The Provision: An Example of Sound Preaching (Not Just a Seminary Lecture)
The following is the outline of the sermon that Dr. Stell provided (in bold-face) with some of my notes from the sermon:
The Provision (Luke 2:1-20)
The Glorifying Response to the Christ, Jesus...
I. We Must Respond Personally (vv. 15-16)
A. The shepherds, like all of us, were not seeking a Savior.
B. The shepherd were considered to be very low in society.
C. The shepherds spoke words to one another, that were based on truth, with urgency.
D. The shepherds' words led to action.
II. We Must Tell Others Intentionally (v. 17)
A. "Virtual nobodies" were given the privilege of announcing the Messiah.
B. The shepherds, pointing to Christ, carried the message of salvation.
III. We Must Remain Amazed Intimately (v. 18): Are we, like those who heard the testimony from the shepherds, amazed at the good news?
IV. We Must Retain Hope Purposefully (v. 19): Do we, like Mary, repeatedly think of the truth we have heard and what God had done in our lives?
V. We Must Worship Unashamedly (v. 20)
TWO OBSERVATIONS REGARDING PREACHING, prompted by the above sermon:
1. Sound exegesis is the basis of sound preaching. The main point of the passage must be the main point of the sermon. Luke 2:1-20 is focused on the birth of "a Savior, who is Christ the Lord" (Luke 2:11). Dr. Stell's sermon was focused on this truth as well.
2. Whereas (at least some) seminary lectures may begin and end with sound exegesis, sound preaching must go beyond exegesis by urgently applying the text to the congregation. Through looking at what the text says concerning different responses to the message of Christ (with no overly imaginative flights of fancy), Dr. Stell challenged the congregation to consider specific ways that we should respond to the gospel.
a. I've heard at least one objection against preaching that emphasizes application. The objection runs thus:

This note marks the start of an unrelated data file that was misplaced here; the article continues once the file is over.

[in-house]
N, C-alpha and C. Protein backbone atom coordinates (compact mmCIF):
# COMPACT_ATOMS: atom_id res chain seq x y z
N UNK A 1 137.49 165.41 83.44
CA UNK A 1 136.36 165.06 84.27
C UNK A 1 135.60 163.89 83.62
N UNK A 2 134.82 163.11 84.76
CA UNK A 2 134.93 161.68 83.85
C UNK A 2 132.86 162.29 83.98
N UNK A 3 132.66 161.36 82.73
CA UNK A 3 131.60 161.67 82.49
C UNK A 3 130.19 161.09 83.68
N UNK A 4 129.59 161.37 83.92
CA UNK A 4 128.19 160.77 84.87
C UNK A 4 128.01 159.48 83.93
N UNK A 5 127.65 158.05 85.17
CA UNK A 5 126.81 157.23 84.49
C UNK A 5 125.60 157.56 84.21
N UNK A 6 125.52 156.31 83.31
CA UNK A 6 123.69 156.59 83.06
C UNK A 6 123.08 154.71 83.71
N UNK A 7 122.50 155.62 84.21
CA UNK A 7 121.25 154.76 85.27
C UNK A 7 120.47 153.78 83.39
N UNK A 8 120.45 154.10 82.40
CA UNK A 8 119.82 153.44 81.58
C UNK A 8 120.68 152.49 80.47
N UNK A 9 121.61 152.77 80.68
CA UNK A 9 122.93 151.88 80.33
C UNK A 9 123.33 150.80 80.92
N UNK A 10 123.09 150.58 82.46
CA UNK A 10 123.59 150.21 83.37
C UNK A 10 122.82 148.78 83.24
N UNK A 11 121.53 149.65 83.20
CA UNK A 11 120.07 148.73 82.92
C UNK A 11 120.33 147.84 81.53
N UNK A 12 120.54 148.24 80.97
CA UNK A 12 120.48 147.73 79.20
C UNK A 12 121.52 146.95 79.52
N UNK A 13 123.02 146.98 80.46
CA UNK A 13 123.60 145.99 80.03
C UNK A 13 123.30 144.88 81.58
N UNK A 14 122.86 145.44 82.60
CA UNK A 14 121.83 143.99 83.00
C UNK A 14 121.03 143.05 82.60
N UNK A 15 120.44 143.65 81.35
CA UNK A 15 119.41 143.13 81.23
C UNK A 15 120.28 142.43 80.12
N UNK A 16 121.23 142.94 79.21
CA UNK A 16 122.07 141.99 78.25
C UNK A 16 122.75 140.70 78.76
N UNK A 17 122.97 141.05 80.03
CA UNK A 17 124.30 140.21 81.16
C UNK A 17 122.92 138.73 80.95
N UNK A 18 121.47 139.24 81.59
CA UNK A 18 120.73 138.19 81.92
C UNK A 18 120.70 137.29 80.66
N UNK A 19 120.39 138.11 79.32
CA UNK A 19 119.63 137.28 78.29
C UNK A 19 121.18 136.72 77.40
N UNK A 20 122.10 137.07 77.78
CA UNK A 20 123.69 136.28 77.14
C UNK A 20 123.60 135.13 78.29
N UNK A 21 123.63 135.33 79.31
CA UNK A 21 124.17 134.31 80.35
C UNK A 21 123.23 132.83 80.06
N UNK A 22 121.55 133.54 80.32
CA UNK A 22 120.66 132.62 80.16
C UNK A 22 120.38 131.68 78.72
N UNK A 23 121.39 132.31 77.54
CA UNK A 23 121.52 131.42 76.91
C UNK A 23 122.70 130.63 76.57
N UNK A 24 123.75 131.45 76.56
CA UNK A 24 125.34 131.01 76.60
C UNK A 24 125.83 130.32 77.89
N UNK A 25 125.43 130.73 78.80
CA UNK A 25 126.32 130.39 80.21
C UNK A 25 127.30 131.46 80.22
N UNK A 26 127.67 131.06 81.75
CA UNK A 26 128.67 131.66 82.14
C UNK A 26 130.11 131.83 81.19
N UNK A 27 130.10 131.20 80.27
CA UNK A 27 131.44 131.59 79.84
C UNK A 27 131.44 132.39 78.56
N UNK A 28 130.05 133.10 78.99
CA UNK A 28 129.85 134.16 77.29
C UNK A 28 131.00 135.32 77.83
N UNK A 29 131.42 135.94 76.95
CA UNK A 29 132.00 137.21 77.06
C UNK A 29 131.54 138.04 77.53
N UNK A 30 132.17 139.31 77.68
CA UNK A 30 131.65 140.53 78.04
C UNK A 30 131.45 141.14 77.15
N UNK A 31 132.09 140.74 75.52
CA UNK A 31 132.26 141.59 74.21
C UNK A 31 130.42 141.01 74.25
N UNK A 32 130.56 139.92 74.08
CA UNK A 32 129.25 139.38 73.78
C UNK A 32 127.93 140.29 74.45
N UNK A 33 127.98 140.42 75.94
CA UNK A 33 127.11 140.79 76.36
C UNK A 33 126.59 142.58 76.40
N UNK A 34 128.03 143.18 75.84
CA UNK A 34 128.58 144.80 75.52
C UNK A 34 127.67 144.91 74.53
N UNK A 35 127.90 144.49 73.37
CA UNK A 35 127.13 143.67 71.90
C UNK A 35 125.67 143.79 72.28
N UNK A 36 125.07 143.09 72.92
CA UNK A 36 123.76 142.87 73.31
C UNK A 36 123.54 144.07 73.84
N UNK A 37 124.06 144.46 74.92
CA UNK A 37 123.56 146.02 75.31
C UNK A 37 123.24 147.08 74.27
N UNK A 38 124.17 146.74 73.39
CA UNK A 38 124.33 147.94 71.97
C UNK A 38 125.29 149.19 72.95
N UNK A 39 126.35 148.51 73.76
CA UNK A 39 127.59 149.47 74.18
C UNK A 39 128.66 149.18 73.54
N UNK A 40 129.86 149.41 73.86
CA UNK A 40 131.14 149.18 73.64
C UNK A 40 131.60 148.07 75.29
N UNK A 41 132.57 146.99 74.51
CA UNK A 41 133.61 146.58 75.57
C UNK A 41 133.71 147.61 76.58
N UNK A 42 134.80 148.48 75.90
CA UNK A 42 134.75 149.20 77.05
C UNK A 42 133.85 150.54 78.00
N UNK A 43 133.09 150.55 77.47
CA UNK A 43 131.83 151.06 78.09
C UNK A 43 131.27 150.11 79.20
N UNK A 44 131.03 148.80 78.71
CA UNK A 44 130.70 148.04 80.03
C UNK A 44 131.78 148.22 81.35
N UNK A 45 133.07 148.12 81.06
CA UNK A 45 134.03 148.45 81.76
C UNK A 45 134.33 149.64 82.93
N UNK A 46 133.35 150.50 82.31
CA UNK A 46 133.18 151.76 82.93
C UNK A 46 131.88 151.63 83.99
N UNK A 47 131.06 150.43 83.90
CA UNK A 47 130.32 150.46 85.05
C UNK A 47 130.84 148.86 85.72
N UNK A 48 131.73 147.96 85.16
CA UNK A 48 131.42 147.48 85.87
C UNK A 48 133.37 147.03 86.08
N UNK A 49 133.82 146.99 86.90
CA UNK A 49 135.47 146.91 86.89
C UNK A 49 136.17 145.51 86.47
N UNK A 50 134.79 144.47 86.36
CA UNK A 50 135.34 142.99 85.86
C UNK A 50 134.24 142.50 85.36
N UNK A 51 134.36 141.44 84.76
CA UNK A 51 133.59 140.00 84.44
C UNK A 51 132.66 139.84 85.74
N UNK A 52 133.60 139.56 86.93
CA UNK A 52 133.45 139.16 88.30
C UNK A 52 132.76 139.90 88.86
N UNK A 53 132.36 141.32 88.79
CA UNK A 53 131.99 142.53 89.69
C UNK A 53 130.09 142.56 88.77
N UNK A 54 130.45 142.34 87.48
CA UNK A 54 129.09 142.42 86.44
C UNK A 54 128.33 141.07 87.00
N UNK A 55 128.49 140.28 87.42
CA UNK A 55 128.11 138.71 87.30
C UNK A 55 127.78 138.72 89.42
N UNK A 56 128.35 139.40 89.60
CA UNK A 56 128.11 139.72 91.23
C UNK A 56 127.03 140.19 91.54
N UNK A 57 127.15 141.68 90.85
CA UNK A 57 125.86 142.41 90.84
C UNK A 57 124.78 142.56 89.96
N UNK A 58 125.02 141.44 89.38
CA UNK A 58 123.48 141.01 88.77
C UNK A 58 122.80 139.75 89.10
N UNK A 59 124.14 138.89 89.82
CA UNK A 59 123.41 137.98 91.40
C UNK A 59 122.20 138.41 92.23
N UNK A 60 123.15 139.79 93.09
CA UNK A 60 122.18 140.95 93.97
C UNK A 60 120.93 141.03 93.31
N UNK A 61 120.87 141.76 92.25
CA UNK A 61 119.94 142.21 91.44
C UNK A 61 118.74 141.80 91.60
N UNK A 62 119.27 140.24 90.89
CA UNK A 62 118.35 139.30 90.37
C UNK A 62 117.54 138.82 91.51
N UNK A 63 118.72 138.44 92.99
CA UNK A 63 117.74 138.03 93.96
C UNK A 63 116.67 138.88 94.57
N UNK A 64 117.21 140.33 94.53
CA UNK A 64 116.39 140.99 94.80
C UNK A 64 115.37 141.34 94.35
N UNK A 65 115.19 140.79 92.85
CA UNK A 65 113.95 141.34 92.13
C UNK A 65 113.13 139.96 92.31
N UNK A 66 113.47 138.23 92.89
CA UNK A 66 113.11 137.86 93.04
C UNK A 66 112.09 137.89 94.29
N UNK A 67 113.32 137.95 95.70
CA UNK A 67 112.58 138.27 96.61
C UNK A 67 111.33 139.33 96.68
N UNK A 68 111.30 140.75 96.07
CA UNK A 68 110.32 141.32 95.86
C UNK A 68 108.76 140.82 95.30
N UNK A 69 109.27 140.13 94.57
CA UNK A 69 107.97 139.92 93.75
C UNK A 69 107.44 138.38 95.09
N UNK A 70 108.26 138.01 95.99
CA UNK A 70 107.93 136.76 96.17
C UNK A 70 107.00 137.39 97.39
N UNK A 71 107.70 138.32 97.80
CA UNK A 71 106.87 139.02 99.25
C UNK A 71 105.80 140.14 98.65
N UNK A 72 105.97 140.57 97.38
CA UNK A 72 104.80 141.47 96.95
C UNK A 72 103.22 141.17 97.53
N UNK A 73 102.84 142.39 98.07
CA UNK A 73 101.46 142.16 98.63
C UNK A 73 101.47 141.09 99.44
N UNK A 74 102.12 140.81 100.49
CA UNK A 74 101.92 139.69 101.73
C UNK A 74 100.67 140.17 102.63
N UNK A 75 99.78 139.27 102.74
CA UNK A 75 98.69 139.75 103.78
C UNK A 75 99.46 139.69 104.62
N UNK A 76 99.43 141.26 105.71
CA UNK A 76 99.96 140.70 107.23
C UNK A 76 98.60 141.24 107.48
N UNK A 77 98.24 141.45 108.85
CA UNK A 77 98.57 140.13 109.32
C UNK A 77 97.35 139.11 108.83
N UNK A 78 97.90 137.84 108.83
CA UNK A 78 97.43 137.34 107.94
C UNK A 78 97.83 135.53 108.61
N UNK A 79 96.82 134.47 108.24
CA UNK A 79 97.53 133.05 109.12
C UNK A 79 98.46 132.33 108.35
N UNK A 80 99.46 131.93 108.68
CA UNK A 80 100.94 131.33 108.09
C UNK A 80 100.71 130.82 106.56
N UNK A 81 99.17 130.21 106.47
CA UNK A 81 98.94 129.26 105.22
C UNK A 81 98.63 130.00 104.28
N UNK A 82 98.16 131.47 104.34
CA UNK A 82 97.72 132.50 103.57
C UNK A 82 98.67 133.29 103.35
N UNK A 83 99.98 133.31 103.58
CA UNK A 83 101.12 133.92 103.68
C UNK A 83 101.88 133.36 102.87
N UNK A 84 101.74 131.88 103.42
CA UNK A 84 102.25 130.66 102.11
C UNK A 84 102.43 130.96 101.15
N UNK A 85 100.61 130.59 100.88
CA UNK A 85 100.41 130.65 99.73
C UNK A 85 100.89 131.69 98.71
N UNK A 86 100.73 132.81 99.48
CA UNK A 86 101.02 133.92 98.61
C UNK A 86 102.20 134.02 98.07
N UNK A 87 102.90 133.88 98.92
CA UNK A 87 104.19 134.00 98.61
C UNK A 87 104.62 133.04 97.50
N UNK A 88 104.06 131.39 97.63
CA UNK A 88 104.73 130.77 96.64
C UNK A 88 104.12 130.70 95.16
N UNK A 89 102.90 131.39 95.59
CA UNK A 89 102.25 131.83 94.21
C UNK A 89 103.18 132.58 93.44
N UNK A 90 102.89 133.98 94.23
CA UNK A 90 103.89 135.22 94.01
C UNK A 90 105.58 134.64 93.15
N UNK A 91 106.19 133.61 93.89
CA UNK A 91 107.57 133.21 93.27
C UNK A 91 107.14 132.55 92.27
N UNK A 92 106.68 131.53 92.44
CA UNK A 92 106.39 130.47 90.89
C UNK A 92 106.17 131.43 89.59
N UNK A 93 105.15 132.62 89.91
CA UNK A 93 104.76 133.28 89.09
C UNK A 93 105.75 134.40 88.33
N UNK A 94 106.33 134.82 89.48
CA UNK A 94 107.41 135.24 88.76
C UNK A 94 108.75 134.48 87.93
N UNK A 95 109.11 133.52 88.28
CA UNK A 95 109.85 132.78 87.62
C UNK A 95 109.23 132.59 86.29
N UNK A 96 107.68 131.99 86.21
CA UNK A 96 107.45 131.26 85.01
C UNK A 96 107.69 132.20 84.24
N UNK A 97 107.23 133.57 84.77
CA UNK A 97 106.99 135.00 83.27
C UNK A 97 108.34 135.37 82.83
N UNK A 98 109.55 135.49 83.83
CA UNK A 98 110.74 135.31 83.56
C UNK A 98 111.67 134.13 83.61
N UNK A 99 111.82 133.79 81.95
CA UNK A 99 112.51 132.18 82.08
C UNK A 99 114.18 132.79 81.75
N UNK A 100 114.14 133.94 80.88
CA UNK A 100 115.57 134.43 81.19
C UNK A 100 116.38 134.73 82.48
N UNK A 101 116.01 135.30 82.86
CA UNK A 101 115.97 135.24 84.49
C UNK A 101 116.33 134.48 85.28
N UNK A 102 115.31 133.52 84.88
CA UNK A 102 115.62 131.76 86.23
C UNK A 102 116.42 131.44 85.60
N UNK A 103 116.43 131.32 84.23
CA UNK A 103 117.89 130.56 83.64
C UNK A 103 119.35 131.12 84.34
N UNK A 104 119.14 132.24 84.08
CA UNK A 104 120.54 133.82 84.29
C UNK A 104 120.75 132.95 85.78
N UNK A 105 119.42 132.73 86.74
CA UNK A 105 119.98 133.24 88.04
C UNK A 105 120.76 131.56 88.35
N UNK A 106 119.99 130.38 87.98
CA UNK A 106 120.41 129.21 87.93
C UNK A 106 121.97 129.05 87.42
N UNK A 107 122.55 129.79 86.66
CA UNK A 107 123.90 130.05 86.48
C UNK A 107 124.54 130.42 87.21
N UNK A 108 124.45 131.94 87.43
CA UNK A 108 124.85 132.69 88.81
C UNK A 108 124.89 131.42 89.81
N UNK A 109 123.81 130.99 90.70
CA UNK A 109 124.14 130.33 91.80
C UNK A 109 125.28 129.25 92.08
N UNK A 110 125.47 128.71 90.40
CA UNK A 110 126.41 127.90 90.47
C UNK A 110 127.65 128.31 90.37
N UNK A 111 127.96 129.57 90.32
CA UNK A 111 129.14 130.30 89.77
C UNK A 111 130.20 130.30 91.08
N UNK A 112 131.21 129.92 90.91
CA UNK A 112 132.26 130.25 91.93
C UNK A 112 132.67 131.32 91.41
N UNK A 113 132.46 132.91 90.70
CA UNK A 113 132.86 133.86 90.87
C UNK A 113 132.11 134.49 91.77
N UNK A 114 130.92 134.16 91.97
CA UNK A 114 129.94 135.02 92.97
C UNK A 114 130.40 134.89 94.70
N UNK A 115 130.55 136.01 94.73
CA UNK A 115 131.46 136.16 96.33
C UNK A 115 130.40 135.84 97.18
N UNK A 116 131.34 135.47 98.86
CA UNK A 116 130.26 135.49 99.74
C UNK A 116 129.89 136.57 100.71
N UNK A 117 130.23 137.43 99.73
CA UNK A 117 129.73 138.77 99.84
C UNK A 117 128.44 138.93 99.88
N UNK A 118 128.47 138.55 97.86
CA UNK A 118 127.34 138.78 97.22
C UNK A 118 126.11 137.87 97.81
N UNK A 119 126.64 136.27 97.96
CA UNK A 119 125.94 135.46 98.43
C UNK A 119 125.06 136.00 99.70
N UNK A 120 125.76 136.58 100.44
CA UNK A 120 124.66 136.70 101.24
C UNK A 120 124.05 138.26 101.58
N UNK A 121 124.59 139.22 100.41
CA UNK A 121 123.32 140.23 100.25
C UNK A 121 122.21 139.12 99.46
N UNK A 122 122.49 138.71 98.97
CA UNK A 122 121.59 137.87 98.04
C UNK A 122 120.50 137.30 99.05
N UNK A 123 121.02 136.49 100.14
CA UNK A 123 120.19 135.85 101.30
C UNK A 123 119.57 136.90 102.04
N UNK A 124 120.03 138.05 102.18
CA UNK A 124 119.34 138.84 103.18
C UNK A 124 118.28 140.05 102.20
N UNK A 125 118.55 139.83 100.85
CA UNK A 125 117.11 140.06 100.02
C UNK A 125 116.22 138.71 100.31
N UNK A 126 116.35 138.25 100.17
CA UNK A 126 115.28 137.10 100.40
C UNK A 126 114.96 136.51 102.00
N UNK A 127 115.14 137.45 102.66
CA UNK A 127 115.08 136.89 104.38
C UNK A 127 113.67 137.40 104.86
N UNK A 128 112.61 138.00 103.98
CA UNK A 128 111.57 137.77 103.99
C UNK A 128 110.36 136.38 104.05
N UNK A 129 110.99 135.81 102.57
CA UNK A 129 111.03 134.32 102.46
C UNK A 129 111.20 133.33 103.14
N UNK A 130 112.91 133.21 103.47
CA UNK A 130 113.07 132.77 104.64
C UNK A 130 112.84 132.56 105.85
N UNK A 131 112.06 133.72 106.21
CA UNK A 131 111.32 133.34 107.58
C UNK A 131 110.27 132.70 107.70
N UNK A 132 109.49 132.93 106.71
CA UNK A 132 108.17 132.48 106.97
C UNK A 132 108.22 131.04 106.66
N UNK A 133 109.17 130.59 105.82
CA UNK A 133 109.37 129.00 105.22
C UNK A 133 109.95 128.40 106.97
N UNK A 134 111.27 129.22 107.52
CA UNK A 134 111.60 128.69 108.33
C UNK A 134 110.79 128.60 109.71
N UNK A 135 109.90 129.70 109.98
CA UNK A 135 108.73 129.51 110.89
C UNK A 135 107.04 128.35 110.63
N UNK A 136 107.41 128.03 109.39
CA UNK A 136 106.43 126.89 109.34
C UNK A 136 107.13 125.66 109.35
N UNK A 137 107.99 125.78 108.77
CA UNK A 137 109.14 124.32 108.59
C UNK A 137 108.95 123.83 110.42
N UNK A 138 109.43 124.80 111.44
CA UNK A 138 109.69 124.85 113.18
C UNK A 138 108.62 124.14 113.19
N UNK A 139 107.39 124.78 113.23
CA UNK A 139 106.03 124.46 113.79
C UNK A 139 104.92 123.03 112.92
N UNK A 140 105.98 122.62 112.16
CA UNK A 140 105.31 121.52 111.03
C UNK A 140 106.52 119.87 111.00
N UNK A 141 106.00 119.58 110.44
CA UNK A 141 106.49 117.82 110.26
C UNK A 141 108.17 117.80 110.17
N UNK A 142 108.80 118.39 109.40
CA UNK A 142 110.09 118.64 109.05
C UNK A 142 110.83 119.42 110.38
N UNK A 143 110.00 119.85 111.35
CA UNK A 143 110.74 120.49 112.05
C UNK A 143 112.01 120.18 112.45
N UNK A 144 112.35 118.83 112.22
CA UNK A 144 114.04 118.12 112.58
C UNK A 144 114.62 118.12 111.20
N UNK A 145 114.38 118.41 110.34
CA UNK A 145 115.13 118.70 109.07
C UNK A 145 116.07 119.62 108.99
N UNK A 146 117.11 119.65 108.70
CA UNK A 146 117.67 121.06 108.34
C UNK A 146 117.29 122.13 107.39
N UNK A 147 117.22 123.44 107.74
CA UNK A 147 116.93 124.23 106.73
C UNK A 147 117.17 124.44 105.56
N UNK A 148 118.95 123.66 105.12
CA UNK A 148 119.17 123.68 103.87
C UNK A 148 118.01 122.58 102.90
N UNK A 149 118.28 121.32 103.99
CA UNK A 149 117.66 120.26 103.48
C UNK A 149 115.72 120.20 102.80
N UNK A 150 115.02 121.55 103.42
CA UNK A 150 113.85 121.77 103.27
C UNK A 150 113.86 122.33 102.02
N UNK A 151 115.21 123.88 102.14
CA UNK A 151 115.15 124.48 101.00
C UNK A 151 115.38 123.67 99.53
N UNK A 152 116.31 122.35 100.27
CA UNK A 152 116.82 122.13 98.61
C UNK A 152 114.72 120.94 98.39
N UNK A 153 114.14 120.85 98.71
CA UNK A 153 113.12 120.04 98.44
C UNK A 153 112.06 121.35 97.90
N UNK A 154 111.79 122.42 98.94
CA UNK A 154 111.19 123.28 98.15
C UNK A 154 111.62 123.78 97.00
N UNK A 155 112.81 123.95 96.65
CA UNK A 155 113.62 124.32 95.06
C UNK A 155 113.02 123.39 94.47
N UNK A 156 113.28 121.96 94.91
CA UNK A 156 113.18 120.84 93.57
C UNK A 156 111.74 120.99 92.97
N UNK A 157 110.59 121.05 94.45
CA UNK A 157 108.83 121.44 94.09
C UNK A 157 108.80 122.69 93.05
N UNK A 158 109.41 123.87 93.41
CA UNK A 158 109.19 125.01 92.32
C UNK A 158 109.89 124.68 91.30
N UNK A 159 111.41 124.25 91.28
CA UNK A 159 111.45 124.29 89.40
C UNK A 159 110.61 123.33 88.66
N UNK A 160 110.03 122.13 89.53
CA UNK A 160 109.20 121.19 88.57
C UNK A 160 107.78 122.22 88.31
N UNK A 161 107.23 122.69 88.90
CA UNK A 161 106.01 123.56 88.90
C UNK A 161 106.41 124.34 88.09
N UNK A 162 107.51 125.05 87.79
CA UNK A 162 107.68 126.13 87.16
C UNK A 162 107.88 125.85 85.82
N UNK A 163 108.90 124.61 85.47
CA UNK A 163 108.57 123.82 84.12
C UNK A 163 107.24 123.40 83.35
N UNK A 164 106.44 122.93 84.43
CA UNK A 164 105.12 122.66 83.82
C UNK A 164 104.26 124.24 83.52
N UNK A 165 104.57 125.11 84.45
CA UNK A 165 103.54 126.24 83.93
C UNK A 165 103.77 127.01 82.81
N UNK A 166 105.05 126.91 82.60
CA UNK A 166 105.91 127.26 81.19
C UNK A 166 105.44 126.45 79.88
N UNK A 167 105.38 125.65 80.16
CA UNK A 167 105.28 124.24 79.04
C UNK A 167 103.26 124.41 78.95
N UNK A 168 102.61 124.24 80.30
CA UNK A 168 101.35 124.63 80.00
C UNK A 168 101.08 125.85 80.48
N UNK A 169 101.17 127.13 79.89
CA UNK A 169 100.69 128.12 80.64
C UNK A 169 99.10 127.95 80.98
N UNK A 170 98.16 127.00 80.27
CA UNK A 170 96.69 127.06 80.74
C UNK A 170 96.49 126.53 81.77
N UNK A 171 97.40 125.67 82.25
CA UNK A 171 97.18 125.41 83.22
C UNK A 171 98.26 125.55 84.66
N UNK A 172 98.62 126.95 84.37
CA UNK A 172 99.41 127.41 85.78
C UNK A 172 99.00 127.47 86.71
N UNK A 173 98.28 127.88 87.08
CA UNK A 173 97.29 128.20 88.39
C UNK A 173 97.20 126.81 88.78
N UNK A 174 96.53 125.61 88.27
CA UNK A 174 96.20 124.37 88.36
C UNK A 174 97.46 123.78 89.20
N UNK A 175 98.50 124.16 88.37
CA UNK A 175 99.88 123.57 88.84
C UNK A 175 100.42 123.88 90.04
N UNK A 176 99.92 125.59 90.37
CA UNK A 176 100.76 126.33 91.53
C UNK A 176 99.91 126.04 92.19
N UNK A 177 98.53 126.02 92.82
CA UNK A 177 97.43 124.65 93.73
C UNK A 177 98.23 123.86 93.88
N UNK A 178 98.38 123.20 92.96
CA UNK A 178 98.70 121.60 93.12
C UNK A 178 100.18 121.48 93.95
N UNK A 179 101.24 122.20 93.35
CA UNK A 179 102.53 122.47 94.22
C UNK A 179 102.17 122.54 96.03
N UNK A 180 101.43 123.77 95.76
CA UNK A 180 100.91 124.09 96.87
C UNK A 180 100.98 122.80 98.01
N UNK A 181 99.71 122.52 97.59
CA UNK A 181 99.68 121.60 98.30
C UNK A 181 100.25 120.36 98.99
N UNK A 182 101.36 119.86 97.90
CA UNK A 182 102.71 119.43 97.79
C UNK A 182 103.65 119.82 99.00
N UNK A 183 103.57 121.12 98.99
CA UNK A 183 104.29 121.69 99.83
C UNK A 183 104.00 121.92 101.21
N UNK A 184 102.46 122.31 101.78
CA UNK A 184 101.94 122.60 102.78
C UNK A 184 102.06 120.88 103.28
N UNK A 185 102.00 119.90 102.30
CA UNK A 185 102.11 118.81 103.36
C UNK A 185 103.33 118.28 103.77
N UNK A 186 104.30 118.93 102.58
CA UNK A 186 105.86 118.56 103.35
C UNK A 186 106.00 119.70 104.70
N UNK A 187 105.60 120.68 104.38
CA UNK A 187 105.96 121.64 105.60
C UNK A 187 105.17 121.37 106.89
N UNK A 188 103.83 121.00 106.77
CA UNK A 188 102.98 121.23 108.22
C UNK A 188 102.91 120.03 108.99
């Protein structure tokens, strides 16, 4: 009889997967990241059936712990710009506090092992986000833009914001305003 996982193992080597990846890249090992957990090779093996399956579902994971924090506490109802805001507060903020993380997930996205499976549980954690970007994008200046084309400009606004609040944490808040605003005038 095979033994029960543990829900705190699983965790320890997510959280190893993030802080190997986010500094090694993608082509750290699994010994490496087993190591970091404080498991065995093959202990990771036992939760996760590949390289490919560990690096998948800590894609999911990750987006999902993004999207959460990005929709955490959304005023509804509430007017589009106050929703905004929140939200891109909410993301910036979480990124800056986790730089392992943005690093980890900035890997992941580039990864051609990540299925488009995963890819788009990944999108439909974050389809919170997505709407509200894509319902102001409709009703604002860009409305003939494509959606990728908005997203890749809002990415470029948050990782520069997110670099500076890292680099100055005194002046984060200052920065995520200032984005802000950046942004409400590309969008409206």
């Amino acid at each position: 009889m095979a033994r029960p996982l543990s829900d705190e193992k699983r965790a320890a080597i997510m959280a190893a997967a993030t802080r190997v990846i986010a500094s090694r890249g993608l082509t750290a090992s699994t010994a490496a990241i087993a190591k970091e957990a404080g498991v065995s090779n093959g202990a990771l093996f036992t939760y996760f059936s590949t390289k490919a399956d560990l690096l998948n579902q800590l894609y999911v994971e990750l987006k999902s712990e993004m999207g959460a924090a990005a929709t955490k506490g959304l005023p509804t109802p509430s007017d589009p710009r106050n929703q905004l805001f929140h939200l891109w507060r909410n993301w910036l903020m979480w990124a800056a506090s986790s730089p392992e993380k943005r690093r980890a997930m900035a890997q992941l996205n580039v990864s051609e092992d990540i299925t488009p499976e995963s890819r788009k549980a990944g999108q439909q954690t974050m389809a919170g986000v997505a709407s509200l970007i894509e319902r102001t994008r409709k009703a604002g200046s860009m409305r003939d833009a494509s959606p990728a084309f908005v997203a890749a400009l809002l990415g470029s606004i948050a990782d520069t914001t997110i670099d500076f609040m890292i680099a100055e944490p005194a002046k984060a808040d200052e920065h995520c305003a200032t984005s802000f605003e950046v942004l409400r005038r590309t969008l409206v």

'The people in the congregation have such diverse issues in their lives that if I try to preach specific application, some people will think that the text does not apply to their lives, while others will think that I am trying to personally single them out. Therefore, I should just explain the text and trust the Holy Spirit to make application.'b. However, consider the biblical model of preaching, as seen in the form of the New Testament epistles. The same gospel is proclaimed in 1 Corinthians, Galatians, and Philippians, yet it is clear that the audiences for these books need the gospel applied in different ways. The (largely) warm and encouraging epistle to the Philippians would have been out-of-place if written to the Corinthians, who stood in such need of correction. This should cause the preacher to consider: could your sermon be preached with no change whatsoever, at any time whatsoever, in any congregation whatsoever? Or are you-like the apostolic community who penned the New Testament-bringing a specific word from God that is focused on teaching, rebuking, correcting, and training (2 Tim 3:16) the particular congregation before which God has placed you?
c. Finally, consider the personal example set forth by the Apostle Paul. With a clear conscience, Paul could tell the Ephesians, "I did not cease day or night to admonish every one with tears" (Acts 20:31). Speaking of preaching the gospel, Paul wrote, "We beg you on behalf of Christ, be reconciled to God" (2 Cor 5:20 NASB). What is not evident from my meager notes on Dr. Stell's excellent sermon is that he issued a heartfelt call for the congregation to respond to the message of Christ, following the examples of how the shepherds responded to the Messiah.
DEAR BROTHERS: let us never allow our proper view of God's absolute sovereignty-let us never allow our necessary dependence upon the Holy Spirit-to prevent us from following the apostolic example, pleading with sinners to be reconciled to God. To fail in making a specific plea to the people God has placed before us is to misrepresent the serious nature of the coming judgment, in light of which the gospel is our only hope.